Milestones:Alternating Current Electrification, 1886
Alternating Current Electrification, 1886
IEEE Berkshire Section, Dedication: 2 October 2004
On 20 March 1886 William Stanley provided alternating current electrification to offices and stores on Main Street in Great Barrington, Massachusetts. He thus demonstrated the first practical system for providing electrical illumination using alternating current with transformers to adjust voltage levels of the distribution system.
On March 20,1886, William Stanley demonstrated the first practical system for providing electric illumination with the use of alternating current, and transformers to adjust the voltage levels of the distribution system.
This event took place on Main Street in Great Barrington, Massachusetts.
Stanley's technique in 1886 was virtually identical to the system used for the distribution of electric power today.
The alternating current system (using transformers) eventually replaced Thomas Edison's direct current system because of the ability to efficiently adjust voltage levels in different parts of the system so as to minimize the inherent power losses associated with distribution. This was not possible in the direct current system because transformers do not work on "D.C.".
A Siemens steam engine driven alternating current generator, located in "an old rubber mill" near Cottage Street in Great Barrington, provided the power for Stanley's pioneering distribution system. This power system was actually placed in operation on March 6, and the following two weeks were utilized for "research and development" before the public demonstration.
Stanley designed and built his own transformers for this installation. He demonstrated their ability to both raise and lower voltage by stepping up the 500-volt output of the Siemens generator to 3000-volts, lighting a string of thirty series-connected 100-volt incandescent lamps, and then stepping the voltage back down to 500-volts.
Wires were run from his "central" generating station along Main Street in Great Barrington, fastened to the elm trees which lined that thoroughfare. A total of six step-down transformers were located in the basements of some Main Street buildings to lower the distribution to 100-volts. A total of twenty business establishments were then lighted using incandescent lamps.
Stanley's demonstration of raising the generator voltage to 3000-volts and then back down again was exactly the same concept as employed in present day power systems where a " generator step-up" transformer is used to raise the system voltage to a very high level for long distance transmission, and then "large substation" transformers are used to lower the voltage to some intermediate level for local distribution. The transformers located in the basements of the buildings correspond, of course, to the transformers now used to step voltage down to the ultimate level for actual use by individual customers.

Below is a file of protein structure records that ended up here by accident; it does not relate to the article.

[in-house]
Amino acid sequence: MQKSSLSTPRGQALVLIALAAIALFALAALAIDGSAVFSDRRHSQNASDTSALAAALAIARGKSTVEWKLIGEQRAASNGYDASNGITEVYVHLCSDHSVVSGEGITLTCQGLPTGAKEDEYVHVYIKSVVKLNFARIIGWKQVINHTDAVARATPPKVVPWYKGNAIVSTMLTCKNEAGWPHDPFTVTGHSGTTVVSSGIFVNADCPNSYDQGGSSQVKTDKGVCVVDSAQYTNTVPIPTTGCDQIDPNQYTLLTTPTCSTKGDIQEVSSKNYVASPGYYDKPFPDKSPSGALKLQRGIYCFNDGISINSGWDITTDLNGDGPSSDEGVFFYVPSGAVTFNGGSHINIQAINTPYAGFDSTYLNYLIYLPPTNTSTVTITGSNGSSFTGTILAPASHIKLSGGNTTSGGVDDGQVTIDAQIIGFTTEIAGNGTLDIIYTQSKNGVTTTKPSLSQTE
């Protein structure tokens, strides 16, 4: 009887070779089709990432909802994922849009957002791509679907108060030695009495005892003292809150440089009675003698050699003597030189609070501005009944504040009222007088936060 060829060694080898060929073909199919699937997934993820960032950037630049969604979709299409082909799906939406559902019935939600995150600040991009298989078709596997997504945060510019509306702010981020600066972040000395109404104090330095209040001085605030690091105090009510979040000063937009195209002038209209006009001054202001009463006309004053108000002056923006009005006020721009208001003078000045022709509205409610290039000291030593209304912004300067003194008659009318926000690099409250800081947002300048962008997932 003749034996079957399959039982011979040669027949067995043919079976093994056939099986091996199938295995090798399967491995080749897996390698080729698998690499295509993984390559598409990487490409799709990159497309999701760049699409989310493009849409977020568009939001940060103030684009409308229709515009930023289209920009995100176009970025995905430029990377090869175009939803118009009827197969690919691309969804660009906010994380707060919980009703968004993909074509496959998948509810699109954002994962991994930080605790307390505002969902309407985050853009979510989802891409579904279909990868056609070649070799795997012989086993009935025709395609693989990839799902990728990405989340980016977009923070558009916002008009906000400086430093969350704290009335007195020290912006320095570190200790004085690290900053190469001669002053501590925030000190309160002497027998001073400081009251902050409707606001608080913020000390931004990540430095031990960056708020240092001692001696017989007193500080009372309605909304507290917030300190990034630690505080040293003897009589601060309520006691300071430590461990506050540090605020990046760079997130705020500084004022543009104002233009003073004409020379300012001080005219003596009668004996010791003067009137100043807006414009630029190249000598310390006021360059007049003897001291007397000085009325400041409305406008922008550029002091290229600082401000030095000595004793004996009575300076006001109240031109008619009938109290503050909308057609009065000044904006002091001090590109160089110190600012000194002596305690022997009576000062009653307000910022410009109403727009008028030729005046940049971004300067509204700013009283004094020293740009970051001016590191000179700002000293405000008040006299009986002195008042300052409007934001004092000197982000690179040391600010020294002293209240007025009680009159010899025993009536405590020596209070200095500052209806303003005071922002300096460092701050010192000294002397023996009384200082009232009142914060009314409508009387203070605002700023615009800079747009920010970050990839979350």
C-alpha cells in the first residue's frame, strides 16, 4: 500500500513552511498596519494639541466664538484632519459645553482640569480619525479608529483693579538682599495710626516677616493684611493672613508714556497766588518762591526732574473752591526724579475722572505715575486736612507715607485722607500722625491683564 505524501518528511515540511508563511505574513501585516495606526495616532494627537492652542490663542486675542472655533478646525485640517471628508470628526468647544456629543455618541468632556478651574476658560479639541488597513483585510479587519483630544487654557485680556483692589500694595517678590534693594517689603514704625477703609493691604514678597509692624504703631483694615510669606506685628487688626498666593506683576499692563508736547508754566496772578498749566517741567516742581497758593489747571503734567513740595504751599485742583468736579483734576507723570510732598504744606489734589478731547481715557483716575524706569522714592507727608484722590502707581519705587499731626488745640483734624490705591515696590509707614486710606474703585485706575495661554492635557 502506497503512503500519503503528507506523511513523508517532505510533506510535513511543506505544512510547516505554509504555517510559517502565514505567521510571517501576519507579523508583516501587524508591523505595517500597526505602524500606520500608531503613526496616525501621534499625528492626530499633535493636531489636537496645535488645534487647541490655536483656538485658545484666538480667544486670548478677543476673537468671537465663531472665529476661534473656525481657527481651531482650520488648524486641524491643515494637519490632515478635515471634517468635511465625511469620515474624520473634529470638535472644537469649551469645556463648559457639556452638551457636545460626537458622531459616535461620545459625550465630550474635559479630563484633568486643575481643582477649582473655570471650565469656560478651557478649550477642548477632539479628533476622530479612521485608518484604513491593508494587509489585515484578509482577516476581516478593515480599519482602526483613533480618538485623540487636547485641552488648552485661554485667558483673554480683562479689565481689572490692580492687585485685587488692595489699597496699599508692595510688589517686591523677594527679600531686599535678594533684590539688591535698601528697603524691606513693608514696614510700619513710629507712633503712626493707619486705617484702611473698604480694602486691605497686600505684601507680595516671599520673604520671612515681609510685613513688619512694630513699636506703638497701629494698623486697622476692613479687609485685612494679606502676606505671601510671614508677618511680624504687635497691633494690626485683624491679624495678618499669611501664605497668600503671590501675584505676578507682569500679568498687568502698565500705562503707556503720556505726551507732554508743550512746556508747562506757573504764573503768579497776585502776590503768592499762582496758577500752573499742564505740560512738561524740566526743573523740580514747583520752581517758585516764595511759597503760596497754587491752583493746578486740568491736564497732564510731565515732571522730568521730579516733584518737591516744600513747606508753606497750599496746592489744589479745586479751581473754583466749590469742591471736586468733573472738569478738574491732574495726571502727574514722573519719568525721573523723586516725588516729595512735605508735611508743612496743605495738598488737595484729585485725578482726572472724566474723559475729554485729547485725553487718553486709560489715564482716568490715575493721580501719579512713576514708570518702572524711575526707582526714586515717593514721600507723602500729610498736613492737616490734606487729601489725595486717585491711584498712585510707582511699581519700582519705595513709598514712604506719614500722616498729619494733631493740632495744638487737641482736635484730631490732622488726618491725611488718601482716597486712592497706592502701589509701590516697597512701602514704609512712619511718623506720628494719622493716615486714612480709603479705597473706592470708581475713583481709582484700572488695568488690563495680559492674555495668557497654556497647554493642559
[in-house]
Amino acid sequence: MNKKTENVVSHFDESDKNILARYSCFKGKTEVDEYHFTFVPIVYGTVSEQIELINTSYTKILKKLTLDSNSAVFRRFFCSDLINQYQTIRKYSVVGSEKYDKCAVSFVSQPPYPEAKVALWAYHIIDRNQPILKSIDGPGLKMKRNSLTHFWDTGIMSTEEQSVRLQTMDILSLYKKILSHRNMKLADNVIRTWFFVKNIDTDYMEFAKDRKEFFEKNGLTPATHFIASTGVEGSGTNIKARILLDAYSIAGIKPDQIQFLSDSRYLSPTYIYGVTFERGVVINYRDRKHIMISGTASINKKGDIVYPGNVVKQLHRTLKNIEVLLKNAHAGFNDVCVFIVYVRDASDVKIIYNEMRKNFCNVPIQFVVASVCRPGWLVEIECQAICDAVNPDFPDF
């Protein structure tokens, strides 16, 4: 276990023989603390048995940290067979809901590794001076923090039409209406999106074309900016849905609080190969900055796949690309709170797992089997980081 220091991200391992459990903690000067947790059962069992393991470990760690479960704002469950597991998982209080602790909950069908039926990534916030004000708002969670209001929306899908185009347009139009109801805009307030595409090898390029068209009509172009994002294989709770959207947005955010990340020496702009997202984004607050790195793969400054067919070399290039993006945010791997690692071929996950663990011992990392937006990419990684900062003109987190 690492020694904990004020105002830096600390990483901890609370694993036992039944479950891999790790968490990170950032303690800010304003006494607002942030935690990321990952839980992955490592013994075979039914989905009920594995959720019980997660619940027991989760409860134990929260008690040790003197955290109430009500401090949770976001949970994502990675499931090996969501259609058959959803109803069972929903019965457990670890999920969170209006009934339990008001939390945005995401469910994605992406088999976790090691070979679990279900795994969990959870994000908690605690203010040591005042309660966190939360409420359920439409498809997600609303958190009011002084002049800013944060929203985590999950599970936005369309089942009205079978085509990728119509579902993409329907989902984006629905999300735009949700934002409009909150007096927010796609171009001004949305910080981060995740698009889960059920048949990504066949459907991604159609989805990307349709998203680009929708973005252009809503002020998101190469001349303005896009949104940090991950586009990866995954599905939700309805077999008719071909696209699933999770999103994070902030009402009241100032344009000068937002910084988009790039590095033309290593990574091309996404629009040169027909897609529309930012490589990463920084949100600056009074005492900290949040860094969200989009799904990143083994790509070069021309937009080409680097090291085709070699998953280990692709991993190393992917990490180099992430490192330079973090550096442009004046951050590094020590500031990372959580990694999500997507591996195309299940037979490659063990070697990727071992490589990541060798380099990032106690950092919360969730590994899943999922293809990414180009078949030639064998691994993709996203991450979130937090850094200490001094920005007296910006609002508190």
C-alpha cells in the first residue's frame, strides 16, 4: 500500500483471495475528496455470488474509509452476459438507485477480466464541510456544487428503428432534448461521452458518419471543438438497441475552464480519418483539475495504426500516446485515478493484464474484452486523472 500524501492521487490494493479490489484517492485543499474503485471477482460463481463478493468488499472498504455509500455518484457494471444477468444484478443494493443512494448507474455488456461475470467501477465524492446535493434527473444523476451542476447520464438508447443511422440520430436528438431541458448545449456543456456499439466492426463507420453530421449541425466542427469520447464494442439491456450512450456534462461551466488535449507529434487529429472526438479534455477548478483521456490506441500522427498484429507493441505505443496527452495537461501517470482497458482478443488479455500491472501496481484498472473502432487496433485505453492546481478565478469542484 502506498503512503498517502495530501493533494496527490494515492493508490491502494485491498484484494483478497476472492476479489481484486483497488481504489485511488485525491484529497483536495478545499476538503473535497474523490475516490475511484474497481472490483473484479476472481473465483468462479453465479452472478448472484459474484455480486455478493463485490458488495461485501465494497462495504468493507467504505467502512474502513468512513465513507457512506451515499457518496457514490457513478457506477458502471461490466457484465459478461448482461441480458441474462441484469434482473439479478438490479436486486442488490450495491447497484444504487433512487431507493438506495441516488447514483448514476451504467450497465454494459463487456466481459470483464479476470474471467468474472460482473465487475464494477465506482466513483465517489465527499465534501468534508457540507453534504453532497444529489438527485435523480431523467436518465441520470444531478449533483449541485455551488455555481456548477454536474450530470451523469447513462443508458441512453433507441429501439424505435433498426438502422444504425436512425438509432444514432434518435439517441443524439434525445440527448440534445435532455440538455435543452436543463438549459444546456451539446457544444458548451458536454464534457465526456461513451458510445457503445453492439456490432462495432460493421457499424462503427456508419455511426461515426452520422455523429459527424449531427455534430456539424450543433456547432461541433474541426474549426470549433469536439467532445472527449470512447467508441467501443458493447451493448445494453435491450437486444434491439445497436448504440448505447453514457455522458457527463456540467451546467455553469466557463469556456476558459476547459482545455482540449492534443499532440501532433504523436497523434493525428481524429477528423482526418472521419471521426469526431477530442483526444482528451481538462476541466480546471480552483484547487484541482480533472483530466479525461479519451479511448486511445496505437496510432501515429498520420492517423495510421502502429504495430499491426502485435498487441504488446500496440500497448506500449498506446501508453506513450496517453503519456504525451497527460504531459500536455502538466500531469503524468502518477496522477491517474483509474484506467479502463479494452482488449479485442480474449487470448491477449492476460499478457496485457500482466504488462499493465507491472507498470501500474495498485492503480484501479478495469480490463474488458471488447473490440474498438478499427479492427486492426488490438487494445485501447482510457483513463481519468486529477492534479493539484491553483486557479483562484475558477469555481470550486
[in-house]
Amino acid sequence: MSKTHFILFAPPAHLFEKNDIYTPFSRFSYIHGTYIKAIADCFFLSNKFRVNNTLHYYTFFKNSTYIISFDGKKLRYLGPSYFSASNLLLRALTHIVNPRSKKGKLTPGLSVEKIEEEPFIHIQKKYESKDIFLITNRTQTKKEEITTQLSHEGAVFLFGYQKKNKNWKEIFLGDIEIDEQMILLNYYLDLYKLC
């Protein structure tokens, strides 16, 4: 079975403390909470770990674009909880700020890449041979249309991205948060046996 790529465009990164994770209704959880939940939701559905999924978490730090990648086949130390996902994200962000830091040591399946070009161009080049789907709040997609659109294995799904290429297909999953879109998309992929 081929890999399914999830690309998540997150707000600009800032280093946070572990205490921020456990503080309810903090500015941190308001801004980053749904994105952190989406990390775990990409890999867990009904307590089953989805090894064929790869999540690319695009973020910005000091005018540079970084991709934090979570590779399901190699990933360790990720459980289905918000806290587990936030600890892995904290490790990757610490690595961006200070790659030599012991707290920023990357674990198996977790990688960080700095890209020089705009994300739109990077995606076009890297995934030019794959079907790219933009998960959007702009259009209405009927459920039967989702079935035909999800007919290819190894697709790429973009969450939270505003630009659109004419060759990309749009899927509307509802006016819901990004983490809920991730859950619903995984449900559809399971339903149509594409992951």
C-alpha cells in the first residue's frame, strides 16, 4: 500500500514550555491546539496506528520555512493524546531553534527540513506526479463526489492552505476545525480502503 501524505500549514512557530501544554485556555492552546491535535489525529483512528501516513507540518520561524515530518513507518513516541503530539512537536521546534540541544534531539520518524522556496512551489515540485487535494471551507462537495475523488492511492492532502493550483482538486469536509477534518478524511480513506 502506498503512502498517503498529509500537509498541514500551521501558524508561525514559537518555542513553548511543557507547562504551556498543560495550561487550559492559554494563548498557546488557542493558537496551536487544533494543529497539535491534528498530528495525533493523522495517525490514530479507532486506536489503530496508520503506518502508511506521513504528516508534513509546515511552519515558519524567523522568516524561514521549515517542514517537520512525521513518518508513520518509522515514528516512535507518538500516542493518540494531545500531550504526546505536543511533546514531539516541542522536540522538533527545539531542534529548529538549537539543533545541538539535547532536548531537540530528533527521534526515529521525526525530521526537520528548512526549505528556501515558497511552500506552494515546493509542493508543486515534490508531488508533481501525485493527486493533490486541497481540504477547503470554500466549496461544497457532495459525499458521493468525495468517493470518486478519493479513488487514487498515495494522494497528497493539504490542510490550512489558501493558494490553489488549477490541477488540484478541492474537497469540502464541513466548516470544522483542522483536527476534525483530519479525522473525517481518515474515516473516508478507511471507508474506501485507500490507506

Therefore, Stanley's installation in Great Barrington was the first such system to include all of the basic features of large electric power systems as they still exist over one hundred years later.
Stanley's work at Great Barrington was built upon previous work by other investigators, notably the team of Gaulard and Gibbs in England (just as the work of Thomas Edison in regards to the development of the first practical incandescent lamp was built upon previous efforts by others).
Stanley, however, in designing transformers for use at Great Barrington, was the first to understand and appreciate three key features which allowed the alternating current transformer system of electric power distribution to be feasible:
(1) Gaulard and Gibbs had specified that their "transformer" devices were to be connected in series. Stanley recognized that such devices needed to be connected in parallel so as to prevent any changes in load on one such device from interfering with the operation of the remaining devices.
(2) Stanley was the first to understand sufficiently the behavior of the magnetic "circuit" (or core) of a transformer, and the need for this to be a closed circuit so as to allow for the regulation of the voltage produced in the secondary winding.
(3) Other investigators of that era were convinced of the futility of applying several hundred volts to a coil of wire (the primary winding of the transformer) having a resistance of less than one ohm. Stanley, on the other hand, was able to comprehend the concept of "counter eletromotive force" which is the means by which current flow is limited in the transformer primary.
Thus, at Great Barrington, William Stanley first applied all of the essential theoretical concepts necessary for the use of transformers in the practical distribution of alternating current electric power.
Thomas J. Blalock